The atmosphere traps hot air like a lid or cap. This hot air sinks down to the ground and bakes the earth below through compression. Eventually the blocks start moving again and the cap is released.

Climate scientists have quickly pointed the finger at fossil fuels as the cause of the heat domes. The phenomenon was “virtually impossible without human-caused climate change,” according to analysis by an international group of climate scientists called the World Weather Attribution. “As warming continues, it will become a lot less rare,” the study warned.

Hoell was more cautious, however, about making a direct link between heat domes and melting ice caps or greenhouse gases. “There’s a temptation to blame everything on global warming, and the media are quick to report on it,” he said. “Others say it’s related to [the weather phenomena] El Niño or La Niña, heating or cooling the North Pacific. Science has too many grey areas, with too much room for bias in the models. We’ve observed atmospheric circulations and blocks, which lead to heat domes, for as long as we’ve observed the weather and the climate. We need to work out how climate change affects the atmospheric circulation and therefore the prevalence of these blocks, both in terms of how often they form and how long they last. Science owes it to society to find those answers because, at the moment, we’re just not sure.”

Rain dance

Hoell certainly falls into the “freakish blip” school of thought for the Pacific Northwest heat dome in June. “It was just so far off the charts,” he adds. “There’s no baseline to compare it with. This was a once-in-a-500-year or millennium event. 30-degree-Celsius heat waves? Sure, every year. But I don’t expect to see a spike like this in the next 50 years.”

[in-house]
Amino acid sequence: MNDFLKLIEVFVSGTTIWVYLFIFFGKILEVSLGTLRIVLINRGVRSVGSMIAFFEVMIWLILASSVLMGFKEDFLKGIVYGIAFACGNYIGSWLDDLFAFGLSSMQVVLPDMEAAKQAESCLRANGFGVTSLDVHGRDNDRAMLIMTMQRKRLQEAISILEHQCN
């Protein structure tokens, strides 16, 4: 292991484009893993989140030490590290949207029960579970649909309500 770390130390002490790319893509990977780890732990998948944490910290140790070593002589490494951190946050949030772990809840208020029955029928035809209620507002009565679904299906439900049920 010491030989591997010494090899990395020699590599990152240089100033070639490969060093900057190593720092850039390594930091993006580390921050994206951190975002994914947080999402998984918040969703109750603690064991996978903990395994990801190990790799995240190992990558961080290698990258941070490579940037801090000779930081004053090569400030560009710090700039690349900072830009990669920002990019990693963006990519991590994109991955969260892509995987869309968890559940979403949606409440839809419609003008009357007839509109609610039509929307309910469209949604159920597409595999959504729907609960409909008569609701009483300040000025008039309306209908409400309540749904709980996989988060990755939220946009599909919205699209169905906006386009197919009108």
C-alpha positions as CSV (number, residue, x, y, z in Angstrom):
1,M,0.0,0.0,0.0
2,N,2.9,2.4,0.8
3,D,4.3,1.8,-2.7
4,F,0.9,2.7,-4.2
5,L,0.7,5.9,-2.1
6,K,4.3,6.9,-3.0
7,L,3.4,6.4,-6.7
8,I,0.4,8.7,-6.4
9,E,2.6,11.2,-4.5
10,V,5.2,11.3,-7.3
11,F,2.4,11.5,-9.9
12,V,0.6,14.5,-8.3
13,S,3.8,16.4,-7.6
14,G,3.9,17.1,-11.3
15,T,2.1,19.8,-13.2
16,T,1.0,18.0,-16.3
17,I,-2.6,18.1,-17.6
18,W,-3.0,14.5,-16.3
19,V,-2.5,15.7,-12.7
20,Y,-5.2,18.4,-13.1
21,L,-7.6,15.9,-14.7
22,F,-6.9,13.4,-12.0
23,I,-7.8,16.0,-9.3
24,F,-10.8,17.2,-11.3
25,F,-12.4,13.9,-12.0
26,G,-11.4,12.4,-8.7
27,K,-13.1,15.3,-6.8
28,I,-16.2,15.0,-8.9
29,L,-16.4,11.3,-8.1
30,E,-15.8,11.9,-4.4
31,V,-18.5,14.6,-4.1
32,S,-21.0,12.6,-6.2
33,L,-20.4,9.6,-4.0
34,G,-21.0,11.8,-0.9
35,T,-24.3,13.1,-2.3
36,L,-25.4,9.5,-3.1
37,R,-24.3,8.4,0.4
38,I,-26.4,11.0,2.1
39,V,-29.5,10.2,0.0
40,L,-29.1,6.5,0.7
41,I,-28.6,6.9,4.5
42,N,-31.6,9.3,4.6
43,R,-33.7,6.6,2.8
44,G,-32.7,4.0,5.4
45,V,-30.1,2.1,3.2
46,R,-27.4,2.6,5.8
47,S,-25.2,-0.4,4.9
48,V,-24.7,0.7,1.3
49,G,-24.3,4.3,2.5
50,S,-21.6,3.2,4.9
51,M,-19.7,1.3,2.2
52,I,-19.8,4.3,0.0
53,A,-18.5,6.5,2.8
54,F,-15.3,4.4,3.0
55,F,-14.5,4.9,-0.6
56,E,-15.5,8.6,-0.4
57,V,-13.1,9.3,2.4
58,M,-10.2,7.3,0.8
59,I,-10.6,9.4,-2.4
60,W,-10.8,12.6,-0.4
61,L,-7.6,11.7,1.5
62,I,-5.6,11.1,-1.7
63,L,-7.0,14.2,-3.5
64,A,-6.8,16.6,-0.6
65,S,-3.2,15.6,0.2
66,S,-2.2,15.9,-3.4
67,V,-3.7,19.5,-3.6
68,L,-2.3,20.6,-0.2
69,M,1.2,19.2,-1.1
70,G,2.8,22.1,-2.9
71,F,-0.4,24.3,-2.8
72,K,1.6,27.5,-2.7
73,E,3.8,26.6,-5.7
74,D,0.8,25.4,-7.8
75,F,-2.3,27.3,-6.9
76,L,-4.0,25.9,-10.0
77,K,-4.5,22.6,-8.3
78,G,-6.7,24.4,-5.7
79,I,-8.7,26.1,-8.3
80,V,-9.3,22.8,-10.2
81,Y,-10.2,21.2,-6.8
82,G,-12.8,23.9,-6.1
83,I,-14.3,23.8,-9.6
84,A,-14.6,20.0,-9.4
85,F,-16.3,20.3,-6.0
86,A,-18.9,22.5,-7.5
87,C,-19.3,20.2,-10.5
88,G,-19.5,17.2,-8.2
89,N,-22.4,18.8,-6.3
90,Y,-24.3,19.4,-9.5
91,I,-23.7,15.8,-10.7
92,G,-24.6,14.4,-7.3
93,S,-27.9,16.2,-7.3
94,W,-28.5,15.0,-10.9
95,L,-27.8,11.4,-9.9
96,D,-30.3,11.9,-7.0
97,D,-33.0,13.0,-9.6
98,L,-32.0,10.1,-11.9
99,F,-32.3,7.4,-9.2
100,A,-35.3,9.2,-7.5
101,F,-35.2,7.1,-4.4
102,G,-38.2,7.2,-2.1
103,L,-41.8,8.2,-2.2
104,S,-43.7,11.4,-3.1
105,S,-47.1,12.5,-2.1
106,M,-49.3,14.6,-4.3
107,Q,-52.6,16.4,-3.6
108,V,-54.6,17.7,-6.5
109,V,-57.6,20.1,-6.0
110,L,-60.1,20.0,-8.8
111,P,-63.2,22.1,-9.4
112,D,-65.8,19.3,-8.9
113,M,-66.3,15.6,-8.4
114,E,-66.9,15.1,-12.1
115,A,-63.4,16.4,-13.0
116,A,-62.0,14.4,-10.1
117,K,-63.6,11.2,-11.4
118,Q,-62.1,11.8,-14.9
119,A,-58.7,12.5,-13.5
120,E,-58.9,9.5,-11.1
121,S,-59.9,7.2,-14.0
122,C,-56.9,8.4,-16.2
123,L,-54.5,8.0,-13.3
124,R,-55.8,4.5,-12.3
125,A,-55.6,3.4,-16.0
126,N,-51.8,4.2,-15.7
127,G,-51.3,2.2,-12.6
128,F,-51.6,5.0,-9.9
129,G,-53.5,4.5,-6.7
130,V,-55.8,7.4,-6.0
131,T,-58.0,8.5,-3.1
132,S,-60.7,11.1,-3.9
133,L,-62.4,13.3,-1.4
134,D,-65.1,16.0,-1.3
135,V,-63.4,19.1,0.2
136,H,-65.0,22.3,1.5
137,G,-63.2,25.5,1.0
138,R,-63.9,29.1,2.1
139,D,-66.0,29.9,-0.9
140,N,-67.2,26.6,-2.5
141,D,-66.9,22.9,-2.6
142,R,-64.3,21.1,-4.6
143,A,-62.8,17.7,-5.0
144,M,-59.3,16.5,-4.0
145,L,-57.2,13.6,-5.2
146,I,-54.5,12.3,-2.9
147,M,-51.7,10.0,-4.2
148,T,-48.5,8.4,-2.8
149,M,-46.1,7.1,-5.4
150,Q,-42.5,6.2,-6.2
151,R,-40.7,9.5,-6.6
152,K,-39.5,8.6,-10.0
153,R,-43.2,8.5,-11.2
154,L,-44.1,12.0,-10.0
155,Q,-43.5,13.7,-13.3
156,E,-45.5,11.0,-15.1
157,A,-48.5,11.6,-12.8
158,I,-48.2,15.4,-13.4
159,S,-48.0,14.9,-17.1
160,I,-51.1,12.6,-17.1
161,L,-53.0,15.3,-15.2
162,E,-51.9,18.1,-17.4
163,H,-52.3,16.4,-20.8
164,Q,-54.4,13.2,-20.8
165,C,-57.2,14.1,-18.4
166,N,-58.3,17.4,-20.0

Not that he is ready to relax. “The West [of North America] is enduring a period of low precipitation, compounded by a background climate rise of 1 to 2 degrees Celsius. We haven’t had the rain or snowfall during the winter. Any precipitation is sucked up by the parched soil before it can reach the reservoirs. Water resources have plummeted as a result. The impact of higher temperatures, such as heat domes, can become very hazardous downstream.”

But what can be done to avoid extreme heat in the future? “People in the US aren’t going to stop burning greenhouse gases anytime soon,” Hoell conceded. “Climate change is here to stay. That’s the reality. We wouldn’t even be talking about this if it were raining and snowing.”

There’s no need to panic… yet. “Better rains will return,” Hoell predicts. “But what happens when the West [of North America] goes through another dry period later in the century, when temperatures are even higher? We’re unlikely to face a water crisis in my lifetime. In my children’s? Yes, that’s a real cause for concern. People might start to favour regions with reliable precipitation, rather than beautiful weather. If you don't have the water, what are you going to do?”

How a heat dome forms Image source: BBC

Unprecedented heat wave in Pacific Northwest.

Ship antifoul

Image by Hans Reniers. Credit:Unsplash

Computer model projection for temperature departures from average.
(Image credit WeatherBell.com)

Image by Patrick Perkins. Image credit: Unsplash

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Banner image by Patrick Perkins. Image credit: Unsplash